The unusual display at Christian Tabernacle has caused a stir at
the Pentecostal church
By: James H. Rutz in Houston
Like a bolt of lightning from the sky, God's power zapped the pulpit
at the Christian
Tabernacle in Houston last fall, splitting the speaker's podium in two pieces before a
stunned congregation and igniting a series of revival meetings that are still going on.
The bizarre pulpit-splitting incident, which occurred during an early
on Oct. 20 last year--has resulted in hundreds of professions of faith in Christ as well
as several reported healings.
On Oct. 6, just two weeks before the black Plexiglas pulpit was split
in half, the
3,000-member church on Houston's east side began holding revival meetings five
times a week.
Church leaders' commitment to giving the Holy Spirit full control over
has produced as many as 30 to 40 salvations during a few services. Long periods of
silence during the meetings--induced by what one observer called "the overbearing
weight of God's glory"--also have become common. On one occasion the silence
lasted for an hour and a half.
Healings, too, have been reported. Three people were healed of profound
one Sunday morning while being prayed for by a 7-year-old boy who had just been
healed of the same infirmity.
The pulpit-splitting incident has left an identifying mark on the meetings.
Tommy Tenney, a third generation Pentecostal pastor, and Christian Tabernacle
pastor Richard Heard told Charisma that the event left them amazed.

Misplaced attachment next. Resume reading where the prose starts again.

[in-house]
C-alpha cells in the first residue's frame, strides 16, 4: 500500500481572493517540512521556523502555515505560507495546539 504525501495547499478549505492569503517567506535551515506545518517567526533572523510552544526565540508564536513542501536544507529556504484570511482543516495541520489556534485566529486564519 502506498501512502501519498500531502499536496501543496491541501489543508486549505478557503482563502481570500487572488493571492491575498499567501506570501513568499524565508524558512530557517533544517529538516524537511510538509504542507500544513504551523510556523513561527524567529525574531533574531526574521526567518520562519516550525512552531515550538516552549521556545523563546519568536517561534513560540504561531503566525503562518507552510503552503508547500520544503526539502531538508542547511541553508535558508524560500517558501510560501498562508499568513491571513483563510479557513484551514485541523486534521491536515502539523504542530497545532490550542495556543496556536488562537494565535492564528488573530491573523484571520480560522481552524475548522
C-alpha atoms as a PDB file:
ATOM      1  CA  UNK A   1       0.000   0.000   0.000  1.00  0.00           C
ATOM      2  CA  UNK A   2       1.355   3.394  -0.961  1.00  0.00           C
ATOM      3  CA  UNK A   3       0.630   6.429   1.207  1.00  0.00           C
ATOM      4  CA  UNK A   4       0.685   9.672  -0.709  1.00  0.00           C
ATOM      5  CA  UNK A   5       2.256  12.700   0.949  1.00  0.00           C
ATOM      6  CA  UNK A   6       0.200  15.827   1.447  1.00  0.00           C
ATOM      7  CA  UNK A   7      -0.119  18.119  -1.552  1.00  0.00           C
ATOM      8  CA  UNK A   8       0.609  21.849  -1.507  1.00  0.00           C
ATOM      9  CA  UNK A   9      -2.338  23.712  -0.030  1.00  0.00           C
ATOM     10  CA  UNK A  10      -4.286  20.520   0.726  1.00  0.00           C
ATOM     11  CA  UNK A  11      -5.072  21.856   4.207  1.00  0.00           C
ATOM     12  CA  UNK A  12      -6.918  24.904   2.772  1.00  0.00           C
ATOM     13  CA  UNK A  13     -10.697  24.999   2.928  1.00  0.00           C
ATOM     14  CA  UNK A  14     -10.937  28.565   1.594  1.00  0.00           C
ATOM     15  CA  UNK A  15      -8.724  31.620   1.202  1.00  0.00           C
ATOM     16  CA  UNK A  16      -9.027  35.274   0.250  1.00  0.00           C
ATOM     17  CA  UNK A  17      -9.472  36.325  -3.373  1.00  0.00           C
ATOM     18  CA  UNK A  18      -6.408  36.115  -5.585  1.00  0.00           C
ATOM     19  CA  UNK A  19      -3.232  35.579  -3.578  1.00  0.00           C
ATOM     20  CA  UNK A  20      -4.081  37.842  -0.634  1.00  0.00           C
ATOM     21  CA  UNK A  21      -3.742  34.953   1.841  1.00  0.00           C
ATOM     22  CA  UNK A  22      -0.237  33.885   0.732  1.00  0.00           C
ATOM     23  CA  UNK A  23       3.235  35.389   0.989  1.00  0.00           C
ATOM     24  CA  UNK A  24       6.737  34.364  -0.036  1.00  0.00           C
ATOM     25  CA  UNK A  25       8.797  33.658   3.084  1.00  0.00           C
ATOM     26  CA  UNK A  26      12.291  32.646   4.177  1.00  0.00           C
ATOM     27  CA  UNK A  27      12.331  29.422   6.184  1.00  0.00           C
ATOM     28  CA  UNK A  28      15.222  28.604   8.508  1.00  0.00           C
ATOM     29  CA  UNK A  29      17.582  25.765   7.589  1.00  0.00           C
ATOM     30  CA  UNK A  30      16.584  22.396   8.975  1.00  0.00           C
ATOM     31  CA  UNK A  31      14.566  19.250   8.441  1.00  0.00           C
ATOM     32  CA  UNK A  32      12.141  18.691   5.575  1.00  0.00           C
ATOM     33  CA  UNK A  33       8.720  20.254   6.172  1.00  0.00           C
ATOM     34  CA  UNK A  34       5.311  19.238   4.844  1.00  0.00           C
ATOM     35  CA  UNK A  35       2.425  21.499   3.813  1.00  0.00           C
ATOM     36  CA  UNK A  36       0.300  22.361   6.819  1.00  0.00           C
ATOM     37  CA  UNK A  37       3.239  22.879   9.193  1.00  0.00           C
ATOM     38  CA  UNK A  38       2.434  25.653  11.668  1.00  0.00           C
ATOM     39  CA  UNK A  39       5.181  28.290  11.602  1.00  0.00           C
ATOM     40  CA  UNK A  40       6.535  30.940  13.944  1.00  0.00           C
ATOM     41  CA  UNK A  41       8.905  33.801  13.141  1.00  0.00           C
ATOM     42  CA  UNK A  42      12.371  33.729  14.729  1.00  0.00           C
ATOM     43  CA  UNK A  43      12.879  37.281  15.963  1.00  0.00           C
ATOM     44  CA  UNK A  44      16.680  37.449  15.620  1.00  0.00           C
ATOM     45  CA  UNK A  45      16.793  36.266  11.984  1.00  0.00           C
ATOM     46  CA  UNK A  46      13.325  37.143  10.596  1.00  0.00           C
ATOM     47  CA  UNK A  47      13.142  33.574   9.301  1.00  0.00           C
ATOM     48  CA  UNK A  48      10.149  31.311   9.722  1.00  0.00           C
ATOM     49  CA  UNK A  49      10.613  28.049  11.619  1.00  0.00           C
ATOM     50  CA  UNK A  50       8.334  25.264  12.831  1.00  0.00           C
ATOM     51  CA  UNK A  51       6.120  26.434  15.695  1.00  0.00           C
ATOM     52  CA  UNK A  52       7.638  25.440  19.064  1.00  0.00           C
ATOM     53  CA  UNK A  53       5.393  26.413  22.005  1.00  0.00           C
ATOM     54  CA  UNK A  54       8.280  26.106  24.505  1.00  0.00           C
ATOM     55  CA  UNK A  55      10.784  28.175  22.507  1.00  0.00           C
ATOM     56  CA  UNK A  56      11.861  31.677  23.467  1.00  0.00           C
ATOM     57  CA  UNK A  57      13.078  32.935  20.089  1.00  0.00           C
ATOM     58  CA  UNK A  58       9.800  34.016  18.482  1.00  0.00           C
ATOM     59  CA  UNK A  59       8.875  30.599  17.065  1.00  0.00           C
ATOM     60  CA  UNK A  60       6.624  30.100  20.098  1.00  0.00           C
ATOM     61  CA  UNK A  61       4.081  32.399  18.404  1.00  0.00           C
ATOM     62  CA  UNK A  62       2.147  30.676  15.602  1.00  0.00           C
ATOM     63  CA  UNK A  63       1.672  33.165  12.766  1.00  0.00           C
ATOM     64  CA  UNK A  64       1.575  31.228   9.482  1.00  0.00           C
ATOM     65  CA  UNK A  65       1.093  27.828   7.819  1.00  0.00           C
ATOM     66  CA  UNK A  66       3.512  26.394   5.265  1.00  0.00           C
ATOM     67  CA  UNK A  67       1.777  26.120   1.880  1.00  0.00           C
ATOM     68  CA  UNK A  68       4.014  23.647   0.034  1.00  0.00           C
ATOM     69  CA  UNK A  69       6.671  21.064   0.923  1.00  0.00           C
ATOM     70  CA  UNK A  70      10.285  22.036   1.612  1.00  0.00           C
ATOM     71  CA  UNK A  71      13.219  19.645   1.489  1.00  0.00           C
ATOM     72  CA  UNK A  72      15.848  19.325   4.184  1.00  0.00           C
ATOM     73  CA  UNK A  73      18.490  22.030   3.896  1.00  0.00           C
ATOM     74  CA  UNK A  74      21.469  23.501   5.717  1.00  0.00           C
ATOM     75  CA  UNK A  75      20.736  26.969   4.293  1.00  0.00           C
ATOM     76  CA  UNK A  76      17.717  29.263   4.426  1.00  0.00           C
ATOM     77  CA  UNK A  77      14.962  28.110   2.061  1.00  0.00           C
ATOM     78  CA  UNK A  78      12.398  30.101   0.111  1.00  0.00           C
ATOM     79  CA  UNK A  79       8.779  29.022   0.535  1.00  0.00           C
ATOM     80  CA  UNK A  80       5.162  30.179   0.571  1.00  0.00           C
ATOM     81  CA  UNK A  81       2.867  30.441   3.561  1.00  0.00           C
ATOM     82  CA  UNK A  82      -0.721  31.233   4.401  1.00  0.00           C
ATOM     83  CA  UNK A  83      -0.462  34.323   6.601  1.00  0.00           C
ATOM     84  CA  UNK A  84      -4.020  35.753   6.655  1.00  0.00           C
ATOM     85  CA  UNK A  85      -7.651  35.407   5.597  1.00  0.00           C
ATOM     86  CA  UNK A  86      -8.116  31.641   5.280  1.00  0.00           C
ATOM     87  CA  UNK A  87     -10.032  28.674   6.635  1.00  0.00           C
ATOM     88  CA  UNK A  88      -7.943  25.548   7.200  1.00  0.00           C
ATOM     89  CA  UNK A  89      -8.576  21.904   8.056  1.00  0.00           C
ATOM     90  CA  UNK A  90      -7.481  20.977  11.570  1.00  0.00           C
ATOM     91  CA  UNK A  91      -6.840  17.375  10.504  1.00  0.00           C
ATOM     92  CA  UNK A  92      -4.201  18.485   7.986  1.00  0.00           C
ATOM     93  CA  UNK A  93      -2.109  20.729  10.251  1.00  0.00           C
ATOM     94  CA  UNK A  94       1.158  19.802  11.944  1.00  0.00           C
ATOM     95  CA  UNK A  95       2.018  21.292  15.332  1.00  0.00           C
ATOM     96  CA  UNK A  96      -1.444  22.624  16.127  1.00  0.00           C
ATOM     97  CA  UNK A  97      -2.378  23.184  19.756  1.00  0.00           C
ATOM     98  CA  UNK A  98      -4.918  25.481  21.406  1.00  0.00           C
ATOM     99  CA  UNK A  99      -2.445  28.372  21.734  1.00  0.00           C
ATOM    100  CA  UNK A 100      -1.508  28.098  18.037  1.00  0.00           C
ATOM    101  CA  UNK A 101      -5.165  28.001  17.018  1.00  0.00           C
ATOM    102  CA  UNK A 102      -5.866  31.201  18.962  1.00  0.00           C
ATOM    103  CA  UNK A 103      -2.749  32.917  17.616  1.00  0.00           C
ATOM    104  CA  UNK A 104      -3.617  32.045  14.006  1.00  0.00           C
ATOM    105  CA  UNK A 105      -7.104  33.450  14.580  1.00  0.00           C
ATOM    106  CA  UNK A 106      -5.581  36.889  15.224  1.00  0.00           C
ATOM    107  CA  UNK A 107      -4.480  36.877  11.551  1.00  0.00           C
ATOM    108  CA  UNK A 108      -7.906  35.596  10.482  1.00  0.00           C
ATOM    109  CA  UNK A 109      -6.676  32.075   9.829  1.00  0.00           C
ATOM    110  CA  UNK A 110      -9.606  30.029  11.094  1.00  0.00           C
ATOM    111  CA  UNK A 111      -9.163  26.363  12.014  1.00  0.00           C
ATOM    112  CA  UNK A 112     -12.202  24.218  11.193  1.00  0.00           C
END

In a worship atmosphere "thick" with God's presence at the 8:30 a.m.
Oct. 20, Tenney and Heard were hesitant to break a worshipful silence with their
preaching. Heard, at one point, leaned over toward Tenney and said, "Are you ready
to take over the service?"
Tenney responded that he feared going to the pulpit because he sensed
"something big" was about to happen. Tenney didn't budge. Heard rose a few
moments later, walked across the soft-padded red carpet, mounted the 28-inch
platform, grasped the podium and read 2 Chronicles 7:14.
"What the Holy Spirit is saying to us is that we should seek God's face,
hand," Heard told the congregation. "We should not be seeking just His benefits, but
should be seeking also to know Him."
At that instant, a loud clap of noise hit the sanctuary. Heard was thrown
and landed 8 or 9 feet away and flat on his back. He lay uninjured, but overcome by
a sense of the Holy Spirit's presence. Only a nonstop twitching of his right hand
showed that he was still alive.
The podium--made of a half-inch thick, plastic material--did not fare
as well. It was
split into two pieces that were flung toward the congregation in different directions,
landing 6 or 7 feet apart. The base and top were unscathed, but the middle was
The congregation was stunned. Tenney gave several altar calls, and people
coming forward--some falling in the Spirit before they reached the altar area. Fifteen
and a half hours later, at midnight, the meeting ended. There was no earthly
explanation for what the people had seen, but they knew God had spoken loudly.
Tenney said he believed God had zapped the podium in two "as a symbolic
the face for the tight human control of the church across America."
Later, the pulpit manufacturer was informed of the incident. The firm
was any way the material could ever split as it did--along a diagonal jagged line.
If the podium had been subjected to extremely high pressure--more than
pounds per square inch, for example--it would have shattered into tiny splinters like
glass, the manufacturers said. But they insisted the material would never split by
natural means the way it did that Sunday morning at Christian Tabernacle.
The two broken pieces were first kept in the church office. But a steady
curious people vying for a glimpse of the broken podium forced church officials to
relocate the pieces back in the sanctuary.
To date the meetings continue, and Heard says he's ecstatic about the
isn't a spot of carpet in the place that hasn't been stained with tears of repentance."